Jennifer Wider, MD

The Covid-19 pandemic may have finally met its match with the vaccine efforts across the country, but it has left behind what some experts are calling a “mental health pandemic” in its wake. Depression, anxiety and stress-related disorders are all on a steep incline, especially among women. During the pandemic, roughly 4 in 10 adults in the United States report symptoms of anxiety or depression, according to statistics from the Kaiser Family Foundation, but the numbers are probably higher, as many people don’t recognize that they are suffering from a mental health condition. American women are reporting difficulty sleeping, eating issues including weight gain, increase in alcohol consumption and worsening chronic conditions.

Doctors in all different fields of medicine are noticing this pattern. “Up to three times more of my patients have been reporting stress and anxiety symptoms,” says Dr. Cindy M. Duke, MD PhD FACOG. America’s only dual fertility expert and virologist and author of the upcoming book, “Infertility in the Time of COVID-19” . “For example, in the past 12 months, I’ve had to prescribe more anti-anxiety and anti-depressant medications than I did for the whole 3 years preceding that time frame.”

Dr. Lola Adeyemi, a preventive and public health physician and the co-founder /COO of Magna Carta Health has also noted the uptick among her female patients: “Women come in with an overwhelming sense of exhaustion brought on by the many stressors of life…especially those that have suddenly lost their jobs or worse have lost their loved ones due to complications from COVID 19 and are just in a mental, social and physical space that they cannot fathom.”

It can be a challenge for many women to recognize that what they are experiencing is more than just stress. Even without a pandemic, women tend to be the caregivers for the family, whether for their partners, children, aging parent and in-laws, women tend to bear the burden of taking care of the health of other family members. Add a global pandemic to the mix, and the results can lead to a diagnosable disorder. “Stressful events can lead to the development of anxiety disorder,” explains Dr. Adebola Dele-Michael, MD FAAD, a board-certified dermatologist practicing in New York City. “The pandemic has been highly stressful for everyone, but women have faced even more challenges than their male counterparts because the burden of caring for sick relatives and homeschooling children has fallen disproportionately on women.”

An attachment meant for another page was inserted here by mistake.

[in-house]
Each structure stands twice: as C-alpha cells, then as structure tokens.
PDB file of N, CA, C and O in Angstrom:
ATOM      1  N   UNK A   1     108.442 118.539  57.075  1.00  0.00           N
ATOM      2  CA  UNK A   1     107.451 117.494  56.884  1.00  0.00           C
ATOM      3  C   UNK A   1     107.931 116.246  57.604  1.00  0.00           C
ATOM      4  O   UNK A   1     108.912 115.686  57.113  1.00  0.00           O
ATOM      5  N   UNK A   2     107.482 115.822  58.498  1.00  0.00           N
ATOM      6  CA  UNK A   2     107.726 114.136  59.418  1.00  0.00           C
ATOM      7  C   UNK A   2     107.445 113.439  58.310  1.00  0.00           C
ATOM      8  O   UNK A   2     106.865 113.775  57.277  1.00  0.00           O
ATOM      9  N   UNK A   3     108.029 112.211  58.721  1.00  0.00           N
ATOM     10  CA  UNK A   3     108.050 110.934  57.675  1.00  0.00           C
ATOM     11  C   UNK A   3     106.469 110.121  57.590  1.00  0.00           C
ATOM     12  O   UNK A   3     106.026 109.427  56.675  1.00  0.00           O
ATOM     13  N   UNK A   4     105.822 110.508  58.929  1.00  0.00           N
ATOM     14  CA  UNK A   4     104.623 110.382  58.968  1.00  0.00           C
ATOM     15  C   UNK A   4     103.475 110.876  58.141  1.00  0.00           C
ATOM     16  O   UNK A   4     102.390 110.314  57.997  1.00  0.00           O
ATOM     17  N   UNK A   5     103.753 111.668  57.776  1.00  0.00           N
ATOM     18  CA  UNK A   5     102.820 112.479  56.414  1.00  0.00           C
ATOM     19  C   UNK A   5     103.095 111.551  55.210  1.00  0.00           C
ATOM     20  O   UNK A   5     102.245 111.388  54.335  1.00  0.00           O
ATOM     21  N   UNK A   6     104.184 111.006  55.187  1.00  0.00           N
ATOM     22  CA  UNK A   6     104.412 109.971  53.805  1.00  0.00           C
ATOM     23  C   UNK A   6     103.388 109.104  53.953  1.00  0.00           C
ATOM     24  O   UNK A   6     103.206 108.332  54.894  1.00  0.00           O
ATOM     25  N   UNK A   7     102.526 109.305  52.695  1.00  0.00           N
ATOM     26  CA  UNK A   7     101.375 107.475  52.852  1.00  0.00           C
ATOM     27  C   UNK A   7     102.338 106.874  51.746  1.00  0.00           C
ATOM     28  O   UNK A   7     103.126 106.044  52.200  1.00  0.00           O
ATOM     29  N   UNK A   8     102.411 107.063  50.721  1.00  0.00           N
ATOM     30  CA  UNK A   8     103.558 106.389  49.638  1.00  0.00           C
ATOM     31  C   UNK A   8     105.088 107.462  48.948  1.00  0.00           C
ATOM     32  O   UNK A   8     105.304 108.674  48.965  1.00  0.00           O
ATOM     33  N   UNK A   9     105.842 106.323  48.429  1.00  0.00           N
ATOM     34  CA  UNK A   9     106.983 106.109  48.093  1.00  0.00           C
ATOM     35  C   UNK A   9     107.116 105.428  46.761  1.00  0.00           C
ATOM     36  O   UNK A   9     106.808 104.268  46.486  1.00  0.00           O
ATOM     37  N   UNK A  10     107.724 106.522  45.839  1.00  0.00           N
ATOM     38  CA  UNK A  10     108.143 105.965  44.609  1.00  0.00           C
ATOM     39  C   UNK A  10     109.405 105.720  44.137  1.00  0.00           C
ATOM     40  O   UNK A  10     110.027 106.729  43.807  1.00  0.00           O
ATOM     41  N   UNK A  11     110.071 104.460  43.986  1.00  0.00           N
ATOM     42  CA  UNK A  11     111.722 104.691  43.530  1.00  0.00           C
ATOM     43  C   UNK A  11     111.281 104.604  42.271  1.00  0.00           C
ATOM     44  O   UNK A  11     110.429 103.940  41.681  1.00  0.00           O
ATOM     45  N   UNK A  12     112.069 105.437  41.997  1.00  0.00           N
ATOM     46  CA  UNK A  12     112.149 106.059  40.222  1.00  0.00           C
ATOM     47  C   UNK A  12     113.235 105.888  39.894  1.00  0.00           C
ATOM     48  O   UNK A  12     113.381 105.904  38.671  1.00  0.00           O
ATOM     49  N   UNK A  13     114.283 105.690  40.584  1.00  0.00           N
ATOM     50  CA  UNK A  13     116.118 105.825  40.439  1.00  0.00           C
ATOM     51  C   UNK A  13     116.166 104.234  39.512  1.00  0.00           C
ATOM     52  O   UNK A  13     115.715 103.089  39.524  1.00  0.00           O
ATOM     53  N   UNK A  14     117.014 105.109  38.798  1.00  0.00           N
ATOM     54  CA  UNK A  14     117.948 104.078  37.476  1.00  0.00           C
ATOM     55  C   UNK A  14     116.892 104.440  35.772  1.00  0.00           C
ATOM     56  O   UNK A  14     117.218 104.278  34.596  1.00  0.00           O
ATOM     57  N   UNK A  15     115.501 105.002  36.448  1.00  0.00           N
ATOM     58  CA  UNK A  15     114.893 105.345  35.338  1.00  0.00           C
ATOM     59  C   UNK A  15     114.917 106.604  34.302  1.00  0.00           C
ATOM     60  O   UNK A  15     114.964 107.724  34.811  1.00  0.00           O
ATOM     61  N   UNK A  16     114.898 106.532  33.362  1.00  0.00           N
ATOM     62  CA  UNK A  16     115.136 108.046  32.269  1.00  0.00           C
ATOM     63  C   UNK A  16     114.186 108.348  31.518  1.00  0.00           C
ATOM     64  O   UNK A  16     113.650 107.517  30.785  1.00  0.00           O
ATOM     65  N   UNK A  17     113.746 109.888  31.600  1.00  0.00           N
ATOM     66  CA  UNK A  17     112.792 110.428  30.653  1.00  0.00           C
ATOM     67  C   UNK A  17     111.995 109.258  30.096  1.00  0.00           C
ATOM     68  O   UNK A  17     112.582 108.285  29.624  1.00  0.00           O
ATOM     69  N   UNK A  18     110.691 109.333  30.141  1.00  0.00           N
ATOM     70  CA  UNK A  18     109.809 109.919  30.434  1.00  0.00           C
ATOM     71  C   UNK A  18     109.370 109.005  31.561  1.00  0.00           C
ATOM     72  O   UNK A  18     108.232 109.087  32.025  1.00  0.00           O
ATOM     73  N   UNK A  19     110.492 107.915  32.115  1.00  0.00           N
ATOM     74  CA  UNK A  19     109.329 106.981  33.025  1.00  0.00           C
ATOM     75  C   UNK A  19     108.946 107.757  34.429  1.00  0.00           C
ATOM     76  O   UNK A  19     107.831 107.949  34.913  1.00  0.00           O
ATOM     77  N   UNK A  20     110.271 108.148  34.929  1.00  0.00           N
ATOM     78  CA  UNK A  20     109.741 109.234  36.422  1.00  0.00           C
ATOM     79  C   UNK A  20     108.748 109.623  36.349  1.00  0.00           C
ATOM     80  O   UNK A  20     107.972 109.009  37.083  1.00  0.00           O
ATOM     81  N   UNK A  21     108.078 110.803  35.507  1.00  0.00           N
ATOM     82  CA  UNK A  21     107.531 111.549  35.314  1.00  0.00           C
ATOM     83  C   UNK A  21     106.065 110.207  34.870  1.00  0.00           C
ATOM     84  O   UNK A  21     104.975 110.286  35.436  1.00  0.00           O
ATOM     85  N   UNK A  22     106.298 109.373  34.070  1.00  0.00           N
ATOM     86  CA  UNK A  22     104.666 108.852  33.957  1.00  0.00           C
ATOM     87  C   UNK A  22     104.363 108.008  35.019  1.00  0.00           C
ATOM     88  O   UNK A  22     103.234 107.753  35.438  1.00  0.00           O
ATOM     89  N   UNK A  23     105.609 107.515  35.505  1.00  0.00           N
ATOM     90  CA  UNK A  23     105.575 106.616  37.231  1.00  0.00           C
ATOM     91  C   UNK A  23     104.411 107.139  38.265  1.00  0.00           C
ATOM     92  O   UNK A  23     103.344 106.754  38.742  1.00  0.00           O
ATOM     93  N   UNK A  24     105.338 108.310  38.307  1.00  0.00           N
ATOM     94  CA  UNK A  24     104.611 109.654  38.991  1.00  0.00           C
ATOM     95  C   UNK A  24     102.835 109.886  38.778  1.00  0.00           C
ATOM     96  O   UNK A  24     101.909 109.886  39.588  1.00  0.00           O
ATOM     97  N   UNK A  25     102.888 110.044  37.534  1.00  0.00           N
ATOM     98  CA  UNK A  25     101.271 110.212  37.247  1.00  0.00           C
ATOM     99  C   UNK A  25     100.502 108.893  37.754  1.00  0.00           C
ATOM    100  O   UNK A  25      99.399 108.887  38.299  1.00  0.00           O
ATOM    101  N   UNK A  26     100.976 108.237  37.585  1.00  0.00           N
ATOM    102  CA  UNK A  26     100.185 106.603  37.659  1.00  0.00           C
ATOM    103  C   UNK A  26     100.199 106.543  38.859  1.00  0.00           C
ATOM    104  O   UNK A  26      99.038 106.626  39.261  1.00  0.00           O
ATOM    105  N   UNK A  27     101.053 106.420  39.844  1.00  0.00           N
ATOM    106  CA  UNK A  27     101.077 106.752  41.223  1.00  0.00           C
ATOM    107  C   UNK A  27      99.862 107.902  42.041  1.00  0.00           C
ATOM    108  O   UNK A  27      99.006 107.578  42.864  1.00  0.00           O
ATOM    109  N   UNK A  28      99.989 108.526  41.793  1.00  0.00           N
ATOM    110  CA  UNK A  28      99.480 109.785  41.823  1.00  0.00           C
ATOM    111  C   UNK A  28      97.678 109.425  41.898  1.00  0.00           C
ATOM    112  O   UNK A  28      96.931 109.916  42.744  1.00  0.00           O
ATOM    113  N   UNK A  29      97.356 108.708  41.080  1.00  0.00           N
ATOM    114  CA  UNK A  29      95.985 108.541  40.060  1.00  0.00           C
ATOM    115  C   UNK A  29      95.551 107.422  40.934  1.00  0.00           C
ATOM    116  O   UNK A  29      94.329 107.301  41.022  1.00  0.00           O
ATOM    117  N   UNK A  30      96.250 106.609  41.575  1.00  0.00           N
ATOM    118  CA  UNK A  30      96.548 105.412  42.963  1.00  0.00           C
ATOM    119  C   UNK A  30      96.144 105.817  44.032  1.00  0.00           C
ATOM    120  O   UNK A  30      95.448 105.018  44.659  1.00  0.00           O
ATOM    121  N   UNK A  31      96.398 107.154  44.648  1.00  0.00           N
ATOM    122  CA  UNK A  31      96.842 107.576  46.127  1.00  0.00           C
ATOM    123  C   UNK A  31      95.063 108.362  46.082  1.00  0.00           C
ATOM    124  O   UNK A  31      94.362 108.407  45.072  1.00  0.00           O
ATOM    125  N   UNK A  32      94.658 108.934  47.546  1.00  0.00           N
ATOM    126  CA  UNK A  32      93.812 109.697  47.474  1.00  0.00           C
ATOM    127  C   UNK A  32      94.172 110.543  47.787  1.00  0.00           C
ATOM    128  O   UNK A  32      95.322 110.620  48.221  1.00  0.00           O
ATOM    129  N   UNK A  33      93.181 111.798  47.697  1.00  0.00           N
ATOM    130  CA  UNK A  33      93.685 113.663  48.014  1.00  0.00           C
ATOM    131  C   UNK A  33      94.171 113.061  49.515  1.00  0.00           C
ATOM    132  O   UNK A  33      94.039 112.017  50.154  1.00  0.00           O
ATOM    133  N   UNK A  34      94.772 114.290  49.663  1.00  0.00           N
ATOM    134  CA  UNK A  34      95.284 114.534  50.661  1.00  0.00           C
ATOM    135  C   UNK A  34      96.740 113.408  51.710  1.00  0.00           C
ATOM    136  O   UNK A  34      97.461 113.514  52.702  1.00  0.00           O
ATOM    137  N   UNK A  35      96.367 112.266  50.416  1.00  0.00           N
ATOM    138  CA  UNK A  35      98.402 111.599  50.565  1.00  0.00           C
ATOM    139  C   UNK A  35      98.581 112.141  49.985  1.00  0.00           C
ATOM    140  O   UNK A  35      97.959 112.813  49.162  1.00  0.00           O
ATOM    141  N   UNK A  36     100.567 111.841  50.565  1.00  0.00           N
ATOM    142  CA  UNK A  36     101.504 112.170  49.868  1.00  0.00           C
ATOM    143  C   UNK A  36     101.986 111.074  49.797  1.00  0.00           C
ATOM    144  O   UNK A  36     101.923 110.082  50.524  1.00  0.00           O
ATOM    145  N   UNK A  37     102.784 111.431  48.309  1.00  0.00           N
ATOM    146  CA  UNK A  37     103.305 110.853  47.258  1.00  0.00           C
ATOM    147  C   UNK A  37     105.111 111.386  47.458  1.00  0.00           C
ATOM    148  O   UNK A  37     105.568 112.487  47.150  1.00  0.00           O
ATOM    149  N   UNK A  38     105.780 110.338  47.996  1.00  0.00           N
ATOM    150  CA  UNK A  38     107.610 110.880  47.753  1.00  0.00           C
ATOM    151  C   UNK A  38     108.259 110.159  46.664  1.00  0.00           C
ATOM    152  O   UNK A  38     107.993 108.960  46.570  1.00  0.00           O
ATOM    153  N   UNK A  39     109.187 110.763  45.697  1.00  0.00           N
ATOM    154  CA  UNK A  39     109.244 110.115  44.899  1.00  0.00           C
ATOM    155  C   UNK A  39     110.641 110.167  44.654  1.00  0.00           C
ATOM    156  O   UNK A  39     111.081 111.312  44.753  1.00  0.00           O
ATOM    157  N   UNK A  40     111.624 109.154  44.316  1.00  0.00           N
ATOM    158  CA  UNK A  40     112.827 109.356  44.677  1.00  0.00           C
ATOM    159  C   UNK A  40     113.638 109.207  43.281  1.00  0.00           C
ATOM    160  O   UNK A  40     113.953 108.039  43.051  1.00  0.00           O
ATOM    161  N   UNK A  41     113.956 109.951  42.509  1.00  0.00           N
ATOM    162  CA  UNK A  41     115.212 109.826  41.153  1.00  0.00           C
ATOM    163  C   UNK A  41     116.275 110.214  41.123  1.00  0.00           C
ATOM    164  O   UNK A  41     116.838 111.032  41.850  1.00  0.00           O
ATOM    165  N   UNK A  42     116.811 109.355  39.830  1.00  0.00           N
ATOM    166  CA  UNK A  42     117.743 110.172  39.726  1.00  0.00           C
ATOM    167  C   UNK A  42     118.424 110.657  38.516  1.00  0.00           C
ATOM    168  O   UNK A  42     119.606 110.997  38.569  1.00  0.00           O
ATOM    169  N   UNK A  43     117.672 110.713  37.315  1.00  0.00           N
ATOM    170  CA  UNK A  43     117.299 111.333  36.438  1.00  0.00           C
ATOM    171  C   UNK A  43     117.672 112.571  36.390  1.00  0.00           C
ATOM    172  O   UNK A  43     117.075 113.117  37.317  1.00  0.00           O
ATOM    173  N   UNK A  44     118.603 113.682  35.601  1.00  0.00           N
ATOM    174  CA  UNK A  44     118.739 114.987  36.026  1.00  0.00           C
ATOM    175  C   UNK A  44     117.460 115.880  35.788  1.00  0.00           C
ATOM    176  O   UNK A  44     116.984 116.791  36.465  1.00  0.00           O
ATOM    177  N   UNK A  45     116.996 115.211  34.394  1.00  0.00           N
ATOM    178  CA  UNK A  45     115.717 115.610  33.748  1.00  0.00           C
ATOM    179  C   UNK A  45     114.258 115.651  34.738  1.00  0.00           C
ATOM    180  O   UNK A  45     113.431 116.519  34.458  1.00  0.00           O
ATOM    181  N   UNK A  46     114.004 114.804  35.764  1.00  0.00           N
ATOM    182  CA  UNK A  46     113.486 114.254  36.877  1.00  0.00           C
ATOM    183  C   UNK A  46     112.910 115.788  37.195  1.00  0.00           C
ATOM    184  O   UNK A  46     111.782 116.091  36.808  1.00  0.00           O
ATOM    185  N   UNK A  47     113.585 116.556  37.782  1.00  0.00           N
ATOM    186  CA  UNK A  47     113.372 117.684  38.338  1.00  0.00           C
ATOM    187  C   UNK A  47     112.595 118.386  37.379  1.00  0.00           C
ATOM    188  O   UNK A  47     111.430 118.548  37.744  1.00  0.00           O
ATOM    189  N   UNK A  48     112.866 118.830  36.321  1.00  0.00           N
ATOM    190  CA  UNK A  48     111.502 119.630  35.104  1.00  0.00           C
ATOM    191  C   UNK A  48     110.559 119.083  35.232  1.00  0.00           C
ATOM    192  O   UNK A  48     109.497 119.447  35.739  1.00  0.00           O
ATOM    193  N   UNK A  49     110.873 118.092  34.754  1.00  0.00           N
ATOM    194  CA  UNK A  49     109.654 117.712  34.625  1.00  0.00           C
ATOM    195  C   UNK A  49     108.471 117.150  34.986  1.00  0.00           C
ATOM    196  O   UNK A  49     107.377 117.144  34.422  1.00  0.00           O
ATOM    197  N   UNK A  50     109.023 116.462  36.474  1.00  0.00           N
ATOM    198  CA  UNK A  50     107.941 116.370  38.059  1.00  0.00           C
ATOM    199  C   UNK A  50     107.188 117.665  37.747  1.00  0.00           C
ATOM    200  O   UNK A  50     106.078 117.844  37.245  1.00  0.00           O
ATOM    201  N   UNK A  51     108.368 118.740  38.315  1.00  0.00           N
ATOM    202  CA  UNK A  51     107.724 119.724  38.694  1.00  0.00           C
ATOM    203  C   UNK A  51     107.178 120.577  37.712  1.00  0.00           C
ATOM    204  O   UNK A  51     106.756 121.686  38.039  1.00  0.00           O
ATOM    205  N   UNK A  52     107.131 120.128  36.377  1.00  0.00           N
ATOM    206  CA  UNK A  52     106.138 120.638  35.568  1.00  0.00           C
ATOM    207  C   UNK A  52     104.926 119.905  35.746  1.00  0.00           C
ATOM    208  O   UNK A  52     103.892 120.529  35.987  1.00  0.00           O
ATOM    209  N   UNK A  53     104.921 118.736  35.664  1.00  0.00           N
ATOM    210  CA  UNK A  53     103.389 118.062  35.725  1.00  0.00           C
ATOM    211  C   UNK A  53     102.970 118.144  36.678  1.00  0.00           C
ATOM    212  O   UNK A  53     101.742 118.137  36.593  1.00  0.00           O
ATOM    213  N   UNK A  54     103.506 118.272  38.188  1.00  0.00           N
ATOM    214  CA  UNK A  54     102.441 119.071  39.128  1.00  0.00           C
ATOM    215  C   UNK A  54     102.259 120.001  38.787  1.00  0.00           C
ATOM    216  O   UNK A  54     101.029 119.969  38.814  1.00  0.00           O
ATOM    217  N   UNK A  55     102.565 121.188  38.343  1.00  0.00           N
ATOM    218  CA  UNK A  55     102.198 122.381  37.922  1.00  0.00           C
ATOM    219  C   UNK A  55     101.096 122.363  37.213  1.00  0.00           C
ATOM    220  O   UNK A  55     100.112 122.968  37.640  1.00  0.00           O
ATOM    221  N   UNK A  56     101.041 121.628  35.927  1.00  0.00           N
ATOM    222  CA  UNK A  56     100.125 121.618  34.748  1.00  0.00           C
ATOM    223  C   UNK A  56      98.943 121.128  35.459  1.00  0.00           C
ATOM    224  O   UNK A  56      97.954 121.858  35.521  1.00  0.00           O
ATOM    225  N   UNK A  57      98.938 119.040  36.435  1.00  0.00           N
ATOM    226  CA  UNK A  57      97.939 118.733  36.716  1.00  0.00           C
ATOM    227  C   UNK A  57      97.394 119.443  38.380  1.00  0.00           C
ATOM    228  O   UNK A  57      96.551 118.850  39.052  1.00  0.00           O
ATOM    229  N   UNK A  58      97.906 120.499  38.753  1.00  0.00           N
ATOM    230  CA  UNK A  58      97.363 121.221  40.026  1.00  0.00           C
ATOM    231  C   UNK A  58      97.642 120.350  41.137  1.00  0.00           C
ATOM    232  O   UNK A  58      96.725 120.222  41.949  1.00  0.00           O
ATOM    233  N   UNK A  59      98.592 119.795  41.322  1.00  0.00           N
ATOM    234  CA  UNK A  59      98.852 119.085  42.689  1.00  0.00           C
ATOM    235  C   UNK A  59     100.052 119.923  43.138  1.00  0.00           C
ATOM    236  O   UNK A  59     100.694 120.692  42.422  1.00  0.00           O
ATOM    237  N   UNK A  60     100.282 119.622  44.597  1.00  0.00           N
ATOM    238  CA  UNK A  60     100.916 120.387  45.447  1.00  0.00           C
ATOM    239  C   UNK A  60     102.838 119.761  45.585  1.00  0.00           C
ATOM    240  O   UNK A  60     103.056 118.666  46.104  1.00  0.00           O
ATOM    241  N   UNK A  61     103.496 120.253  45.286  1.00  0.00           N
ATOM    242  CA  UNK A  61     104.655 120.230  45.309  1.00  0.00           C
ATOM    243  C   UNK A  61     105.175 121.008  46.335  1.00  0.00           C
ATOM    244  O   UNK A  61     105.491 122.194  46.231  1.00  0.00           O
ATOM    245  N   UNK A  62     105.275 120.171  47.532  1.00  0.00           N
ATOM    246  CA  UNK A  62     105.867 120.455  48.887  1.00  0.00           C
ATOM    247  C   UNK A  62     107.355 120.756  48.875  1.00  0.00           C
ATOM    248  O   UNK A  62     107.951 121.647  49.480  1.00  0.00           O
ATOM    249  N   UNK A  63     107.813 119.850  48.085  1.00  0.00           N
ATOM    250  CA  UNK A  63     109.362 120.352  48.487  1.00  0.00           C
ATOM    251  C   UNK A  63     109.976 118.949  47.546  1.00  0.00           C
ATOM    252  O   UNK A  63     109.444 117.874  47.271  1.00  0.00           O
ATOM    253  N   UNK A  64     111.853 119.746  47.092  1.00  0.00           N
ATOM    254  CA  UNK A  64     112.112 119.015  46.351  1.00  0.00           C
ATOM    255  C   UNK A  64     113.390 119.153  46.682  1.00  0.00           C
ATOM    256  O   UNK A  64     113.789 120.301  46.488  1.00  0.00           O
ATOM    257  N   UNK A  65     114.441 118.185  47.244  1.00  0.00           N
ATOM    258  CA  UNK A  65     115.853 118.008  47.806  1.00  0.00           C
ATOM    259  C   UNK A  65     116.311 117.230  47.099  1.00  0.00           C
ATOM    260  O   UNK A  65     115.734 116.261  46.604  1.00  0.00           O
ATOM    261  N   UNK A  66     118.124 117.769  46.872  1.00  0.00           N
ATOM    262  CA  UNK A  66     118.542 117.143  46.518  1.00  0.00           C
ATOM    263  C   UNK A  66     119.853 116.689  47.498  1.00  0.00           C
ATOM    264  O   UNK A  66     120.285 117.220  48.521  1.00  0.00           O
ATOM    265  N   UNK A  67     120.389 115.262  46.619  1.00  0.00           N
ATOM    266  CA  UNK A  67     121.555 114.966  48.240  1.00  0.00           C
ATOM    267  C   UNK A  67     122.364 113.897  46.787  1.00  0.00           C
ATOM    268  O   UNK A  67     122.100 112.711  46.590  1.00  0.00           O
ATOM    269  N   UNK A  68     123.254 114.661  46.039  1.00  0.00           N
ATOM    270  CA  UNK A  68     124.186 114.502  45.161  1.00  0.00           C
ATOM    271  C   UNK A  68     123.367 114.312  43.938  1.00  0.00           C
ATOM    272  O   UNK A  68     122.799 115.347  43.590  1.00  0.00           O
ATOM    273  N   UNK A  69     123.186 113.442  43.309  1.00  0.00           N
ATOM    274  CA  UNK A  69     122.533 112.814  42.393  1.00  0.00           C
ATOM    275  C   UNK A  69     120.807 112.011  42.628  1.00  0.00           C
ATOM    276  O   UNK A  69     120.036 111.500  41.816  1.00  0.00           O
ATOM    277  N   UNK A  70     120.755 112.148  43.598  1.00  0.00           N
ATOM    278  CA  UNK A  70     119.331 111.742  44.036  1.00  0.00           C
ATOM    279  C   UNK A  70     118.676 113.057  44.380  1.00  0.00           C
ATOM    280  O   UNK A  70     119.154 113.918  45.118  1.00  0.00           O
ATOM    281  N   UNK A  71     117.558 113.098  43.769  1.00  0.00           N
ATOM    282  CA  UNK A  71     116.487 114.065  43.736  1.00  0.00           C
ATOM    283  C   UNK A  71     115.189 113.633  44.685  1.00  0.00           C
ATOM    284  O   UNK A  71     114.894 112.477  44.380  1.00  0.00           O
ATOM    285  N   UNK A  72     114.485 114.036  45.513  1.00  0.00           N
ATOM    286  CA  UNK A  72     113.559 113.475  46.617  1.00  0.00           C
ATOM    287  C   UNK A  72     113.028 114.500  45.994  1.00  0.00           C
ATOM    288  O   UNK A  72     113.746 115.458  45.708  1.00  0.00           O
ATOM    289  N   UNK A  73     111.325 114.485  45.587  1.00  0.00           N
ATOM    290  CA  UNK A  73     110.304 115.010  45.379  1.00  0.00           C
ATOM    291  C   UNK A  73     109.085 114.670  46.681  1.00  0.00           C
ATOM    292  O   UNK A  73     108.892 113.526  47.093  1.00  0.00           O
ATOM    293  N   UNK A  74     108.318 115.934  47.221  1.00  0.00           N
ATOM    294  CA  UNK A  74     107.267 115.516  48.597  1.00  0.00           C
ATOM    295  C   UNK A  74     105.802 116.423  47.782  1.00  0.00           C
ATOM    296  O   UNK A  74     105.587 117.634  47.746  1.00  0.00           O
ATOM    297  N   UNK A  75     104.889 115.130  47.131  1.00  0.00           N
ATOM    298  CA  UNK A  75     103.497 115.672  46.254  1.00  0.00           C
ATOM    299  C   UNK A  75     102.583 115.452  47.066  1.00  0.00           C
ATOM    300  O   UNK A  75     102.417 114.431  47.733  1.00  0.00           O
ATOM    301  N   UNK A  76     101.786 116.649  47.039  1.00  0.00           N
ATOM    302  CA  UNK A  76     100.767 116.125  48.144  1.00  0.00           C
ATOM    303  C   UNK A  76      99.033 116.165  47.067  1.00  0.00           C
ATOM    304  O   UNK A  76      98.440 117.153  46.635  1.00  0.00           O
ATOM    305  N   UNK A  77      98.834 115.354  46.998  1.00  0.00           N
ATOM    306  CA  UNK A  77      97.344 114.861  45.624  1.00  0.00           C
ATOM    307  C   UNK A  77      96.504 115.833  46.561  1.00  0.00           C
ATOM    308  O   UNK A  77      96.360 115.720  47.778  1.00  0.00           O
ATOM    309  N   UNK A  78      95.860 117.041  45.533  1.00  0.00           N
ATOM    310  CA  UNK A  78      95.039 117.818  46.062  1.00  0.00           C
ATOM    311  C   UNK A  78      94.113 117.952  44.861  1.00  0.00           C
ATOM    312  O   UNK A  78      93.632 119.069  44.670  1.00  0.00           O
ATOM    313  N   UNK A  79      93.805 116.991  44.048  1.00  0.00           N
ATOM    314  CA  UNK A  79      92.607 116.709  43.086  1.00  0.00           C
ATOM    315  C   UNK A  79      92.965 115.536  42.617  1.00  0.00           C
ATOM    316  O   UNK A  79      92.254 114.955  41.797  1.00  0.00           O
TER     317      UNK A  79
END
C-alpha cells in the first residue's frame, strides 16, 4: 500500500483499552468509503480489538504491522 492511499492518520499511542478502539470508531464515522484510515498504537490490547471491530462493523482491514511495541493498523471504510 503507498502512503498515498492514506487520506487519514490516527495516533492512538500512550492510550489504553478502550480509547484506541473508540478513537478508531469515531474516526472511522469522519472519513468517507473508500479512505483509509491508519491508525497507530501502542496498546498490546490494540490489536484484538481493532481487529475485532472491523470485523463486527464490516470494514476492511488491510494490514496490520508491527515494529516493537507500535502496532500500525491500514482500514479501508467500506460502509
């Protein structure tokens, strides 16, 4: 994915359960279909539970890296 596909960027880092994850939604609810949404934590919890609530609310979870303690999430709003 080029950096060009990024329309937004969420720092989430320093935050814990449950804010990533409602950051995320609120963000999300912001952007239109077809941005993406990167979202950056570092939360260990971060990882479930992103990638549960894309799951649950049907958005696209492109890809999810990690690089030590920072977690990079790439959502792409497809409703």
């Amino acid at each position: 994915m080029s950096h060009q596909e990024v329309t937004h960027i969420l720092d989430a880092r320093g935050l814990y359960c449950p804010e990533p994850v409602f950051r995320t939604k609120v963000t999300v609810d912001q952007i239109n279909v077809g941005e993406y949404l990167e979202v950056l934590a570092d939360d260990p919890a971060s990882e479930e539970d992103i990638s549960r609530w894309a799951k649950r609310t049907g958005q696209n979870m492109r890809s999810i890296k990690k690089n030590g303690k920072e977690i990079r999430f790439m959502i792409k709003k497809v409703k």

Everyone experiences stress and anxiety but if the symptoms are persistent and get in the way of your daily functioning, it may be time to see a health-care provider. Symptoms to watch out for include:

*Rapid heart rate

*Nausea, changes in bowel habits

*Persistent feelings tension, restlessness and unease

*Trouble concentrating or ruminating about stressful thoughts

*Fatigue or exhaustion

*Shortness of breath

*Disruption in sleep or eating patterns

*Overwhelming feelings of hopelessness, panic or impending doom

*Tense muscles

*Dizziness and headaches

“Feeling anxious due to a stressful situation is a normal and expected emotional process for both men and women. When anxiety is happening without a trigger or persists for most of the day, it may indicate an anxiety disorder. There are different types of anxiety; examples are panic disorder, agoraphobia, and post-traumatic stress disorder,” explains Dr. Romie Mushtaq, MD a board-certified physician in neurology and integrative medicine has made it her career mission to address and improve brain health across the board. “Long-term research studies on anxiety consistently show that women have both higher diagnosis rates and more severe symptoms with the exception of social anxiety disorder. Before the pandemic, anxiety was twice as likely to happen in women than in men.”

Dr. Mustaq recommends promptly addressing the issue to understand the underlying issues and get to the root cause. When she assesses a woman’s medical history, she considers a broad list of factors including hormonal changes, history of trauma, gut health, key nutritional deficiencies and other lifestyle factors that can contribute to and worsen anxiety. As a result of the pandemic, people across the country have increased behaviors like alcohol consumption, sleep deprivation, increased screen time, excessive sugar intake and caffeine, that can all increase inflammation in the brain which can lead to anxiety, according to Mushtaq.

There are many ways to effectively manage and treat anxiety and it is prudent to seek medical attention if you or a loved one are experiencing the symptoms. Like all other conditions, prompt attention to any medical issue is recommended and can lead to much relief.